At La Cite Des Livres in Westwood, which stocks nothing but French records, books, posters and cassettes--all acquired from France--prices were kept down for four years. But last December, owner Lou Plauzoles had to boost them about 11%. Even so, Plauzoles is doing OK. His is a very specialized market, he says, with only three other similar stores in the United States. “We find terrorism hurts more than the rise in the franc,” Plauzoles says. People don’t need French guidebooks when they’ve suspended vacations to France.
While some small businesses have responded to wholesale price increases on imports with hikes at the retail level, consumers haven’t yet felt the full effects of the dollar’s fall. Competition among suppliers, creative buying by importers and an environment of lower inflation have helped to keep retail prices down.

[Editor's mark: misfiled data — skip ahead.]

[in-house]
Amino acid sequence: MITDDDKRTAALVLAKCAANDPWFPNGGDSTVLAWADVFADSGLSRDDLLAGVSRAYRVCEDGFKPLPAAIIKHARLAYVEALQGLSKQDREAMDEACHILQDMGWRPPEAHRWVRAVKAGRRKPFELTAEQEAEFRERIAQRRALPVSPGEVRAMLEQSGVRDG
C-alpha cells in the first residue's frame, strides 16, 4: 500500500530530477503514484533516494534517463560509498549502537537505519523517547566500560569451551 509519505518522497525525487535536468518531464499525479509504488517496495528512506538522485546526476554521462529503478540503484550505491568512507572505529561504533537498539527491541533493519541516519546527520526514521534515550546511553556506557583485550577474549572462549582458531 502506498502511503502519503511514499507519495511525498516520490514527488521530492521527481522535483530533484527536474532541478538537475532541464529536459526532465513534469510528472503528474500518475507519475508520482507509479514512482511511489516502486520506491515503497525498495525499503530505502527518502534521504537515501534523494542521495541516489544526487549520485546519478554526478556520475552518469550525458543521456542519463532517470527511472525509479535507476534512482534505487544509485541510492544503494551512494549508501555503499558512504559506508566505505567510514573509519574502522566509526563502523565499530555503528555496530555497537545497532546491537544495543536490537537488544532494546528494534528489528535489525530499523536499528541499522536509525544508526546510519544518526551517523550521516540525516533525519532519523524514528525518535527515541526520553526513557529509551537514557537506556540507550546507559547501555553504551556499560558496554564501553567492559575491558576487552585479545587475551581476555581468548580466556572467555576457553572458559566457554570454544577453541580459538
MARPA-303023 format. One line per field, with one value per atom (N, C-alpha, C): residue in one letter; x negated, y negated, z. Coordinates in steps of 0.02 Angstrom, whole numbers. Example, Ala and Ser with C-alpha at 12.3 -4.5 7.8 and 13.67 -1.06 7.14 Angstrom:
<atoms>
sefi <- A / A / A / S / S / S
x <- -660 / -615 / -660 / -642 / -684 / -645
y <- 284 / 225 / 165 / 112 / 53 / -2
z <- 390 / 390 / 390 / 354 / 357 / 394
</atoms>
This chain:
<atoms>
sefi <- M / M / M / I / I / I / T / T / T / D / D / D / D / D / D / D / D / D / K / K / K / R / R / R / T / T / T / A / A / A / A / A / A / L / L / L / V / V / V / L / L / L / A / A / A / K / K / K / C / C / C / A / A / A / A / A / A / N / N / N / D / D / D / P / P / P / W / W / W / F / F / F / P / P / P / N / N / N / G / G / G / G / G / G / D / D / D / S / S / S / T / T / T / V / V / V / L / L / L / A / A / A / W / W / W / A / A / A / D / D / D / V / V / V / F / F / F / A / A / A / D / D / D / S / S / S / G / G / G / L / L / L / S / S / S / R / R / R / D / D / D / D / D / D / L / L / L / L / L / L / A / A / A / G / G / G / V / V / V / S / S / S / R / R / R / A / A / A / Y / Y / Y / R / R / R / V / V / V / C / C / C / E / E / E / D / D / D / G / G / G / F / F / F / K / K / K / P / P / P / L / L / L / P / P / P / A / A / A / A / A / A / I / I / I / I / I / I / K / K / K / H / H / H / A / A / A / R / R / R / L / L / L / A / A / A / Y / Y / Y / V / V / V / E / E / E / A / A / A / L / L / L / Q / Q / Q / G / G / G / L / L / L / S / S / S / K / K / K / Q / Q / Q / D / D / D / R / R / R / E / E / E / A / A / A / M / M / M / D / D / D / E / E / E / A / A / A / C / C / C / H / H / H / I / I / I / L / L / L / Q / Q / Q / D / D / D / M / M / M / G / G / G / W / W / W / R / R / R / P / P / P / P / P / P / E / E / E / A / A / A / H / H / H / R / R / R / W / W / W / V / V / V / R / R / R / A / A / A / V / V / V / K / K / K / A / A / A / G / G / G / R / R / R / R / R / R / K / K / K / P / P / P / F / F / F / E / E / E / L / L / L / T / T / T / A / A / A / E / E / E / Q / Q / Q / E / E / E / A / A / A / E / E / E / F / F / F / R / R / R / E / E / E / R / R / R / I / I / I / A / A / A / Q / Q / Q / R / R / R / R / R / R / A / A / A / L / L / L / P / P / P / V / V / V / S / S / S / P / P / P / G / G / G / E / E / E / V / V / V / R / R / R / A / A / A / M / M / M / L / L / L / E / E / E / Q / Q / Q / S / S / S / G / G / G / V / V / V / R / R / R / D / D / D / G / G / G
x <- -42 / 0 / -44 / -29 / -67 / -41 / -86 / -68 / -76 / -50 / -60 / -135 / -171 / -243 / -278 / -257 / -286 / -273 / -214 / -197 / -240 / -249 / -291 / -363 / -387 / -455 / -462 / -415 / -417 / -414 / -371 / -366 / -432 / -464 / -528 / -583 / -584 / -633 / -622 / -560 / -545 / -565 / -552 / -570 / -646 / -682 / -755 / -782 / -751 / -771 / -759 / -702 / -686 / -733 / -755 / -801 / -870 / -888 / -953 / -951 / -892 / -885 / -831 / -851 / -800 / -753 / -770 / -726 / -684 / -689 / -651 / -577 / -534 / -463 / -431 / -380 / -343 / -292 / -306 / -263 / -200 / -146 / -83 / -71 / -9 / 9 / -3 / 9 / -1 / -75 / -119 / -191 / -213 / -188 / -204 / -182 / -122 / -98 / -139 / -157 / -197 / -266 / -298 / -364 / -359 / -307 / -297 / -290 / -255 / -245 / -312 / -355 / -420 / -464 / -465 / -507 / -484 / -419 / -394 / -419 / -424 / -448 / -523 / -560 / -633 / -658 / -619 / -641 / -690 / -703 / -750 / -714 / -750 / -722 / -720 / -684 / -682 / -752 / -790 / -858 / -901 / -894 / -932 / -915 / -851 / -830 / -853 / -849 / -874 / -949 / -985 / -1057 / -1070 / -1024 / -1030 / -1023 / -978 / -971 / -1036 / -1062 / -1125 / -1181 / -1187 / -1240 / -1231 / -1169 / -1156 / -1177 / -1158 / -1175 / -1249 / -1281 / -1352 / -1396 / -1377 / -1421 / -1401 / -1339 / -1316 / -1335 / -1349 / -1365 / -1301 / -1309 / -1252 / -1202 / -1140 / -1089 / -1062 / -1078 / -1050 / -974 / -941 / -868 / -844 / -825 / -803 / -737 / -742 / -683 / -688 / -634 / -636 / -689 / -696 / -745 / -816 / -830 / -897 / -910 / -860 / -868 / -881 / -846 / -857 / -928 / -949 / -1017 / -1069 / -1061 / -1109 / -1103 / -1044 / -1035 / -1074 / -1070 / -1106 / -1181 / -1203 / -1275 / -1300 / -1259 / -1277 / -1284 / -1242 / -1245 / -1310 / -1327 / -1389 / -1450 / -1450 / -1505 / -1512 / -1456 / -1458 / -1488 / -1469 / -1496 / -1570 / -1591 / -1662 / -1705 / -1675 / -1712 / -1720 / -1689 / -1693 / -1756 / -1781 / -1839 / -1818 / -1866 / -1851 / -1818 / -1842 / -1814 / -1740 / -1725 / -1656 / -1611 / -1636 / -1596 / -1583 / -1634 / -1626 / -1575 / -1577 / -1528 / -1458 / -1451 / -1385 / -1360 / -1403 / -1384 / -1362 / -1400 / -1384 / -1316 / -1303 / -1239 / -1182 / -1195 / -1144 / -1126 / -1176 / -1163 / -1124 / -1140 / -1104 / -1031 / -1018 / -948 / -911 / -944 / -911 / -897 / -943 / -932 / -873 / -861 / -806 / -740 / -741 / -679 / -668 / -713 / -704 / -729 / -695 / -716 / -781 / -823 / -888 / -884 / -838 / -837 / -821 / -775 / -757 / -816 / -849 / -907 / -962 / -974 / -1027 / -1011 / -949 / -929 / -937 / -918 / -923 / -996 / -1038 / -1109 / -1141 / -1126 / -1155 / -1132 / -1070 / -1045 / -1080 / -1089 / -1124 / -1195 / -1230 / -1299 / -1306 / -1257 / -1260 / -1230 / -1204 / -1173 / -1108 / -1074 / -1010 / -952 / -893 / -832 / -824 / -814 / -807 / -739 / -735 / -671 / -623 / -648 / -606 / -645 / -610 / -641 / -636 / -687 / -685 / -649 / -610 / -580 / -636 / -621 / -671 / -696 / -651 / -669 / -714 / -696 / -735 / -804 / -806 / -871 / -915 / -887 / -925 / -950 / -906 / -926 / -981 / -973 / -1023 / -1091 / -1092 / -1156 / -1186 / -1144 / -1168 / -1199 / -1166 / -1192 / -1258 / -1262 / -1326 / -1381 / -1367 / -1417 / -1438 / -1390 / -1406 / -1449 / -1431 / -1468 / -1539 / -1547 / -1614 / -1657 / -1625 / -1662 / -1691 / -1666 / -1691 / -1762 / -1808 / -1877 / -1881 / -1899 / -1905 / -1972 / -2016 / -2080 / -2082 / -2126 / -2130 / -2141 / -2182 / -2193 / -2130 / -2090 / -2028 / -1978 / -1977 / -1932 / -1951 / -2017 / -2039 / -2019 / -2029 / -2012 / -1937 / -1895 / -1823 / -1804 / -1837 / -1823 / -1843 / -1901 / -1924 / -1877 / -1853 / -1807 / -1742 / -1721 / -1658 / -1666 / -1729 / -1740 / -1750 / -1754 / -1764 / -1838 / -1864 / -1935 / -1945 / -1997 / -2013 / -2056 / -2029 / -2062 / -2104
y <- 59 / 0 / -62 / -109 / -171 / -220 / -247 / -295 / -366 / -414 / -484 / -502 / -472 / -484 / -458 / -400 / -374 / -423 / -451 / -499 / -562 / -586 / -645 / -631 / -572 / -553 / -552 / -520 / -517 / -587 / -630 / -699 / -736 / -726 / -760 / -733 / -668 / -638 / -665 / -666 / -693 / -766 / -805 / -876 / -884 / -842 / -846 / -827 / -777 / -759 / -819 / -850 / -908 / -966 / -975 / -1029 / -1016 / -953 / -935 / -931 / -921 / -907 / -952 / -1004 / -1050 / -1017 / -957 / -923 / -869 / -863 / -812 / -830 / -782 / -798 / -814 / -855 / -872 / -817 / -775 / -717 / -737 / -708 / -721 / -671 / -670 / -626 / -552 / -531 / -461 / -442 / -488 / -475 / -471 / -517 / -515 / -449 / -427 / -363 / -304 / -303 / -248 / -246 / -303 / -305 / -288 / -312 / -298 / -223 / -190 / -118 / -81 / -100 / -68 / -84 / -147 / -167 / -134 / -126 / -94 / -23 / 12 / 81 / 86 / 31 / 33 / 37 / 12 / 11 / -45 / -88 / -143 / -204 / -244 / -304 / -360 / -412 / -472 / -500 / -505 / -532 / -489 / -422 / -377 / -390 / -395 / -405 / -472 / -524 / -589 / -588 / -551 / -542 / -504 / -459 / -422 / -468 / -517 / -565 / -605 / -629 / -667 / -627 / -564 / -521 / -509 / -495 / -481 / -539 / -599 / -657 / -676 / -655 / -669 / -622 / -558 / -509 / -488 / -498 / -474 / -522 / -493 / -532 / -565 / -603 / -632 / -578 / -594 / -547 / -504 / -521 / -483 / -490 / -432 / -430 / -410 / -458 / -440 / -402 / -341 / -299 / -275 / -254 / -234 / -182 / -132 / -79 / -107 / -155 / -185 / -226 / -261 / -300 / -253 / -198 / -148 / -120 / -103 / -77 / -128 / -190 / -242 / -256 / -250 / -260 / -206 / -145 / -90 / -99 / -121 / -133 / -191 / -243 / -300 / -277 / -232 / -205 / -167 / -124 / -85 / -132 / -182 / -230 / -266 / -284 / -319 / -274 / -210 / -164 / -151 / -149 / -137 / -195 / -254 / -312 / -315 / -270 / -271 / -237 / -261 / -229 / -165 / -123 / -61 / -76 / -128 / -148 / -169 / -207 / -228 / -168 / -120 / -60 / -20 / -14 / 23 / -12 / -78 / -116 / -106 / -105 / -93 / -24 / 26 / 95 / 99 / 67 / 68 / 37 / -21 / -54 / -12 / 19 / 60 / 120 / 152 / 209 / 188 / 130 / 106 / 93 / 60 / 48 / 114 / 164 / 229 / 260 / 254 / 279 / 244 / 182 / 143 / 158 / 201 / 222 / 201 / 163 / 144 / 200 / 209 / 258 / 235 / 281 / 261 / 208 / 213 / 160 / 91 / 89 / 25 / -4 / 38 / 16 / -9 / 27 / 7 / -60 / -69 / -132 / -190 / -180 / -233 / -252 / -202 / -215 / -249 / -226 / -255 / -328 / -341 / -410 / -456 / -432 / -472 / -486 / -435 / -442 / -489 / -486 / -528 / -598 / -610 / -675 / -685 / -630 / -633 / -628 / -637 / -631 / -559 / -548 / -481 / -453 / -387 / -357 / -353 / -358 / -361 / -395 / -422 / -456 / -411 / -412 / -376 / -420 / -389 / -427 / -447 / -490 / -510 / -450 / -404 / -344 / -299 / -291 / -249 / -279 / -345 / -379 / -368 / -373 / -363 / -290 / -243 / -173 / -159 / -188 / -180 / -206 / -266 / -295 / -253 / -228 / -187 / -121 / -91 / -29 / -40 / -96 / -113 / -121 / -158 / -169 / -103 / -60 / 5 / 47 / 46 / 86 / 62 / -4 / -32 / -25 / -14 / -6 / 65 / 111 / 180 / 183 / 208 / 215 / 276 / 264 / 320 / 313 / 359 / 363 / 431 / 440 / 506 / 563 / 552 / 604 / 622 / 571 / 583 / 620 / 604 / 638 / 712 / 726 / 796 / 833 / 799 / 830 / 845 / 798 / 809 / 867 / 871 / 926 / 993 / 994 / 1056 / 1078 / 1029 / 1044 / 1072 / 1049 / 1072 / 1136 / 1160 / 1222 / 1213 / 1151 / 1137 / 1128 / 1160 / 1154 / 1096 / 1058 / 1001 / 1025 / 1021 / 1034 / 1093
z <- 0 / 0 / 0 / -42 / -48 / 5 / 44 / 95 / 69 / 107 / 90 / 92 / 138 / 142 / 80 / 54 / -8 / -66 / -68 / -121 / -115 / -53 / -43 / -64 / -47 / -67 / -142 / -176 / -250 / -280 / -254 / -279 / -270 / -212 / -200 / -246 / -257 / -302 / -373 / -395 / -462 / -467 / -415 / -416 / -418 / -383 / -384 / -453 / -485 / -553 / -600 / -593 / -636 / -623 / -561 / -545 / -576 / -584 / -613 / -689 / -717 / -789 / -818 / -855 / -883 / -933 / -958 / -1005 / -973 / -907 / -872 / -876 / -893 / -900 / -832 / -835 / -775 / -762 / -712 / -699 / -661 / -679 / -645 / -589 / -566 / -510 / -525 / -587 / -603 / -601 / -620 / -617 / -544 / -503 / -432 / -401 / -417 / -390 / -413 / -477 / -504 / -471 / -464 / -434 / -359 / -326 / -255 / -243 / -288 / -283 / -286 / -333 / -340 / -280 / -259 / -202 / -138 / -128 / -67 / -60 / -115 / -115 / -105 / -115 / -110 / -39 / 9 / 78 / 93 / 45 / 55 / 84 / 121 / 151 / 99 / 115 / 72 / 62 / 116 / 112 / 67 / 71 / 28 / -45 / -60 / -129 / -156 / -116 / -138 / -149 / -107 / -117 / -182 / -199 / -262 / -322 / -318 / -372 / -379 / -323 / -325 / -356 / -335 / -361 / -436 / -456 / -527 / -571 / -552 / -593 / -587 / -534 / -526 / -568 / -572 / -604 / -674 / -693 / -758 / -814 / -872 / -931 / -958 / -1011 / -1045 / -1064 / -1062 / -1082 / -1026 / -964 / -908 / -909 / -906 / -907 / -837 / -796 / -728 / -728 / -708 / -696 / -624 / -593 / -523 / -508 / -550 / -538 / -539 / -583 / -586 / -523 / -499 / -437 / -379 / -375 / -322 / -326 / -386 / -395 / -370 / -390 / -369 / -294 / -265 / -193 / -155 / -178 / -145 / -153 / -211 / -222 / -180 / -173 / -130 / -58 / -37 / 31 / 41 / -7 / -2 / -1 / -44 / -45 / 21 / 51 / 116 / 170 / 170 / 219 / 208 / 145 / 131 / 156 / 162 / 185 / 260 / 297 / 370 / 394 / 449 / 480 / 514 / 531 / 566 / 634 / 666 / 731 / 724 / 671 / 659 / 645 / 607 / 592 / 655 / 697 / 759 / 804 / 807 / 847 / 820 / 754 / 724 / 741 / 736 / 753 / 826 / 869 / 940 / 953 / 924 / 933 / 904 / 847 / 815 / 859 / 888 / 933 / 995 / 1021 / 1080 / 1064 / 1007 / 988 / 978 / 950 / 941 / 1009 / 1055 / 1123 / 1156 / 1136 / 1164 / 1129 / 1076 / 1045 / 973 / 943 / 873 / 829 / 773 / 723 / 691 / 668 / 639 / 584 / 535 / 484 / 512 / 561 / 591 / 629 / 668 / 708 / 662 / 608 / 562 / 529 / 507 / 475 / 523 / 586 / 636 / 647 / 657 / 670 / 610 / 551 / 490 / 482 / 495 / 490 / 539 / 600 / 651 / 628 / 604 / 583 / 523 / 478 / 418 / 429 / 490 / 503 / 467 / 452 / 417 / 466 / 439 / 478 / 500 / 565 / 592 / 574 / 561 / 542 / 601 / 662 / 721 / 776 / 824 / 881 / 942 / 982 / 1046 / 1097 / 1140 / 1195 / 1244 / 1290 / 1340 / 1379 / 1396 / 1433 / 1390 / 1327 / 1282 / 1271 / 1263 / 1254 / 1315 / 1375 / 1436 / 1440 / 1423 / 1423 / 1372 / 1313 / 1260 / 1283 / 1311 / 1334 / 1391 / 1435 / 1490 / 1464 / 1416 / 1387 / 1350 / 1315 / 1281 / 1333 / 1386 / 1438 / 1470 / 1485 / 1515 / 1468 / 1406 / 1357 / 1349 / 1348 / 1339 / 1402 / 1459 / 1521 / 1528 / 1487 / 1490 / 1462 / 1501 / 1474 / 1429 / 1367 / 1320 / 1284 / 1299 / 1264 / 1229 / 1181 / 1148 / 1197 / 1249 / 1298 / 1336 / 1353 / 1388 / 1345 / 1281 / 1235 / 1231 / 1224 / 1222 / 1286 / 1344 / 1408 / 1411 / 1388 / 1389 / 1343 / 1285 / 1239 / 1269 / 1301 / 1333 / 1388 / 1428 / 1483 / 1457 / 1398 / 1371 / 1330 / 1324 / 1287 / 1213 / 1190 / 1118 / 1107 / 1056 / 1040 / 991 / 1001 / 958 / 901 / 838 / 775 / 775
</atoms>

“In an economic time of deflation rather than inflation, you just can’t pass on those price hikes,” explained Clark A. Johnson, president and chief executive of Pier 1 Inc. in Fort Worth, which imports household items.
If prices on porcelain or copper from France are too high, producers in China, South Korea and other developing countries are ready, willing and able to fill the pipeline with cheaper alternatives. Prices on clothing imports haven’t changed much because of intense competition among producing countries. Despite some wholesale price increases on consumer electronics items, retail price hikes have been blunted in hotly competitive markets such as Southern California.
For exporters--many of them small businesses--the effect of the dollar’s decline also has been muted. While the dollar’s decline should help make U.S. exports more affordable overseas and has contributed to a spurt of nearly 12% in U.S. exports during this year’s first three months, foreign sales have been slow to pick up for many American firms.